Now that the CPS School Board has passed the $150 million property tax increase, which will raise the bill of the owner of an average $250000 home by $84 or 2.4 percent, I wonder how long it'll be before Chicagoans start questioning where each board member calls home? Are all the board members residing in Chicago as required in the CPS Residency Policy? I doubt it. (CPS Residency Policy: http://www.cps-humanresources.org/Careers/residency.htm)
But, I truly believe the CPS Residency Policy is really 'Much Ado About Nothing." And, here's why:
Some people have been complained about the new CPS Chief Administration Officer Tim Cawley being given a 2-year residency waiver to live in Winnetka by Mayor Rahm Emanuel. But, who really thinks Cawley will stay in his position past the two years or will not be given a waiver-extention after two years?
I believe the people opposing Cawley’s residency waiver are getting upset for no apparent reason and their arguments are “Much Ado About Nothing.” Why? It's because CPS already allows several teachers in “special need” subject areas and certain staff positions to live outside the city.
Also, let’s not forget many CPS employees are ‘grandfathered’ and exempted from the current residency requirement that requires employees hired after November 20, 1996 to live within Chicago’s boundaries.
Currently, the only positions where one must reside in Chicago are: principal, assistant principal, security personnel, school clerks, and teachers in English, History, Computer Technology, Shop or Industrial Arts, Business Education, and the World Languages of Spanish and Polish. Though, most principals and assistant principals can live wherever they please as most are 'grandfathered' into the old residency requirement.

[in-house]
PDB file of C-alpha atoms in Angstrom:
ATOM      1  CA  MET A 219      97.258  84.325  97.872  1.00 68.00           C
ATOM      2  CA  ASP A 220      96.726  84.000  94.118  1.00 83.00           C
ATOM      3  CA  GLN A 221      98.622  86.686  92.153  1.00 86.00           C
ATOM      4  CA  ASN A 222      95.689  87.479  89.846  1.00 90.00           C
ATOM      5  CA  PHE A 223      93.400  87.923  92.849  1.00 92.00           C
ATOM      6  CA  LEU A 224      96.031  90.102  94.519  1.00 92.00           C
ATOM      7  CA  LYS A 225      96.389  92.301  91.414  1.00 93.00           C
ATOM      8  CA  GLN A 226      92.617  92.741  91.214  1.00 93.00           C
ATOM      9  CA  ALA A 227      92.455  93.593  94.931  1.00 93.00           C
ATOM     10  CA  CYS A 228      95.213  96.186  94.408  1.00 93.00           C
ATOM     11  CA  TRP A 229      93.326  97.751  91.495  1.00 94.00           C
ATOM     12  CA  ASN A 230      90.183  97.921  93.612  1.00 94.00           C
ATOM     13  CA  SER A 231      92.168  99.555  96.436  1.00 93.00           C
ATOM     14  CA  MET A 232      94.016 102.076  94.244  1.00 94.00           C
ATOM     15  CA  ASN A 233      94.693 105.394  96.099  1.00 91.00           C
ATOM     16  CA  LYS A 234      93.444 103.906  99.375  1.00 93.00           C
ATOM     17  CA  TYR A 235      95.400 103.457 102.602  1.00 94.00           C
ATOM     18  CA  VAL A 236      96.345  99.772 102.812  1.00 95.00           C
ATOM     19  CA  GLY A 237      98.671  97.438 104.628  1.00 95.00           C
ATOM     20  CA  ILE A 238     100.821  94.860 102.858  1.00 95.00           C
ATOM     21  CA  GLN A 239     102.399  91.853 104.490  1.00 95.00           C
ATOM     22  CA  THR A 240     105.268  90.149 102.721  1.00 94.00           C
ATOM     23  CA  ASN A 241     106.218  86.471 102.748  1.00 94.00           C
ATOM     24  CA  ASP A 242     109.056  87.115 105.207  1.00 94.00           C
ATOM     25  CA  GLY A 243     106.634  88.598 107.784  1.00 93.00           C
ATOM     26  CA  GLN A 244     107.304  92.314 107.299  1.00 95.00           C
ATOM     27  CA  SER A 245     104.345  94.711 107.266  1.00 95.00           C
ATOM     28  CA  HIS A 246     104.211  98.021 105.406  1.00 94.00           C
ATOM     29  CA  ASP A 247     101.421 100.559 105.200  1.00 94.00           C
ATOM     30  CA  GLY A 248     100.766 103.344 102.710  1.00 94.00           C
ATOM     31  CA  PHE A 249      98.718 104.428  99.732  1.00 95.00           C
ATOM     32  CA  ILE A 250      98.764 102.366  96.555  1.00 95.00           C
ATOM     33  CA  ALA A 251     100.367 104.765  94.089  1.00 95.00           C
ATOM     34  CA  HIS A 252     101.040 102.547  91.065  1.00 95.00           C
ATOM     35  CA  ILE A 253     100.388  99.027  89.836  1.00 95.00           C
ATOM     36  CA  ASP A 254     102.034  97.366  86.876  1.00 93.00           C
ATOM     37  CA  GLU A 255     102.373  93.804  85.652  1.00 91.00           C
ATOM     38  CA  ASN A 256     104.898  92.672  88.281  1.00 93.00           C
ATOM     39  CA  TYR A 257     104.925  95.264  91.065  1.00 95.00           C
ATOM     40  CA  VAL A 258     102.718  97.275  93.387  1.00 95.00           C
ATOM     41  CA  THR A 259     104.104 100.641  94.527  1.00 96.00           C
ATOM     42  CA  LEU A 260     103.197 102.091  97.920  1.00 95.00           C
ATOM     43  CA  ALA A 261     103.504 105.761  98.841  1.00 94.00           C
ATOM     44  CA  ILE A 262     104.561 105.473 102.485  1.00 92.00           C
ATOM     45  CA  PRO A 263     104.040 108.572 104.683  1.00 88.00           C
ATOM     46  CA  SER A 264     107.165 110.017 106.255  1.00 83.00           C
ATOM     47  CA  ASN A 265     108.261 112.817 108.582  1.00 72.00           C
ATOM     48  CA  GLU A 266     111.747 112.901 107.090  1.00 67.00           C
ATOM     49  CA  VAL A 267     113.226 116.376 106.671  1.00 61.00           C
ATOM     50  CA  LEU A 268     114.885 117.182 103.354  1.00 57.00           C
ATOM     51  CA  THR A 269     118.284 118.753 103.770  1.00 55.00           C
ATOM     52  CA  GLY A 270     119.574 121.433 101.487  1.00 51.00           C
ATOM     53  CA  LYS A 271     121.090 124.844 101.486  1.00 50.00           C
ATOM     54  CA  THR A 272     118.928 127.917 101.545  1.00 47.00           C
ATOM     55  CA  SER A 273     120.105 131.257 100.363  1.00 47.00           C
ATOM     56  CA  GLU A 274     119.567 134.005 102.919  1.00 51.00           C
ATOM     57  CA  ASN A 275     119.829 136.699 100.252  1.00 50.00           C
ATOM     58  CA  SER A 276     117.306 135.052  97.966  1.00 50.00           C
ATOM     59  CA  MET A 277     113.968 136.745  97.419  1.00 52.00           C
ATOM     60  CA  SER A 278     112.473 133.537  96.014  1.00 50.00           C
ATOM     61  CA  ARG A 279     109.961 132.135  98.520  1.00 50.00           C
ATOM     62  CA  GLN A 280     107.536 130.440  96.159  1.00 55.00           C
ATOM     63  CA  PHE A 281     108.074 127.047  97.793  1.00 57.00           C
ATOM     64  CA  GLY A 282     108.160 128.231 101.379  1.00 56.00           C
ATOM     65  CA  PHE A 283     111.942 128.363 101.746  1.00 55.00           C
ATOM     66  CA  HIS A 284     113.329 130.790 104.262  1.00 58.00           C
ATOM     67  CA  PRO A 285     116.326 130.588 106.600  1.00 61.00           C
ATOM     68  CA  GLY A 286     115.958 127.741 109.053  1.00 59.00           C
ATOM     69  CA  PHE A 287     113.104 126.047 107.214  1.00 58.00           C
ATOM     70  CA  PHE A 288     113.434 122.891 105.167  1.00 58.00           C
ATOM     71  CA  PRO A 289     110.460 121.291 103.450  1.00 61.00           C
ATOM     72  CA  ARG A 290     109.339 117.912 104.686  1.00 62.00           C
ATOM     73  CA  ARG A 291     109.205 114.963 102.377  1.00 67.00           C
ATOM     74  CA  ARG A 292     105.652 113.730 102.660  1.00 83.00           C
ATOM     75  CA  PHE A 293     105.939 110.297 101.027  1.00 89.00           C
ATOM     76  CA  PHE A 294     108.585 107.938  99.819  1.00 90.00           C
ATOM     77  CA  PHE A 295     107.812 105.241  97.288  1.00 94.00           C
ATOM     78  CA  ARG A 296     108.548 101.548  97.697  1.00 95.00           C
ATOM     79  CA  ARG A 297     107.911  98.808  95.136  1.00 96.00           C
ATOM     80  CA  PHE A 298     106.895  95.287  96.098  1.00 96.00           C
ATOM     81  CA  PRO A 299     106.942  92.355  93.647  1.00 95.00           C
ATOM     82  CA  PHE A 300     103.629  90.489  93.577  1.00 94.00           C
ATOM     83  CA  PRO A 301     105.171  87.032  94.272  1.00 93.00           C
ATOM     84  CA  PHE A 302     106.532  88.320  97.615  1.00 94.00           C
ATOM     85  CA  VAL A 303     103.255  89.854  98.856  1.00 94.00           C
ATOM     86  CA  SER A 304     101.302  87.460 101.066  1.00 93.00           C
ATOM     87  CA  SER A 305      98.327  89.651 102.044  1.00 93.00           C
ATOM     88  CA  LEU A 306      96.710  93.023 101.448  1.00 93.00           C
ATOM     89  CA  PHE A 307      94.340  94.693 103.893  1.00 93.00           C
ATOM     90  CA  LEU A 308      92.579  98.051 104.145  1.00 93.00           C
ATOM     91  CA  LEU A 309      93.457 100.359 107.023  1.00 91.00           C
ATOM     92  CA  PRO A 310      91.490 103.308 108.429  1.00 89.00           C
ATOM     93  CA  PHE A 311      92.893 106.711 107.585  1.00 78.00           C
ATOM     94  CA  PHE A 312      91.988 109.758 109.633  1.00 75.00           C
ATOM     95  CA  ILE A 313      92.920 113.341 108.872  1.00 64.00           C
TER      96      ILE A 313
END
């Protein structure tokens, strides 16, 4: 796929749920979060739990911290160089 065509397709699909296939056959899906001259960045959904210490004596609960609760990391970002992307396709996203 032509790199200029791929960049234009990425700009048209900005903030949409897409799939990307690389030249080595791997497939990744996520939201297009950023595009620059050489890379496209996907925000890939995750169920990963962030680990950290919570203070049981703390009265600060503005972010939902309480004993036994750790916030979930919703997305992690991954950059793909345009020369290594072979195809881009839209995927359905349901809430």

And, CPS employees in the following 'need areas' are allowed to live outside of the city and they are:
Special Education, Mathematics, Science, Reading, Bilingual, ROTC, PE, and World Language (Exclusively: Chinese, Arabic, Russian, Latin, Farsi) Teachers.
Along with Librarians, Guidance Counselors, School Nurses, School Psychologists, Speech Pathologists, Sign Language Interpreters, Occupational & Physical Therapists, and Health Service Nurses.
What I don't understand is CPS has plenty of applicants every year for teaching positions (including PE) and these “qualified” applicants can often be seen forming a long lines outside of UIC at CPS job fairs, why is PE a special need teaching position?
Wasn't it just a few years ago that CPS made PE mandatory only the first two years of high school and PE could be taken as an elective the other two years? Where's the shortage? Is it in the elementary and middle schools? If the shortage isn't in high school, then I believe CPS shouldn't 'blanket them' as 'special need' teaching positions.
In addition, I would think the CPS Investigators are more concerned with students violating the CPS residency policies than employees. If a student is caught in violation, CPS would seek monetary compensation. If a CPS employee is caught in violation, it means CPS loses an employee and the employee loses their jobs.
So, the CPS employee residency policy is really “Much Ado About Nothing” and truly more of a joke than anything else.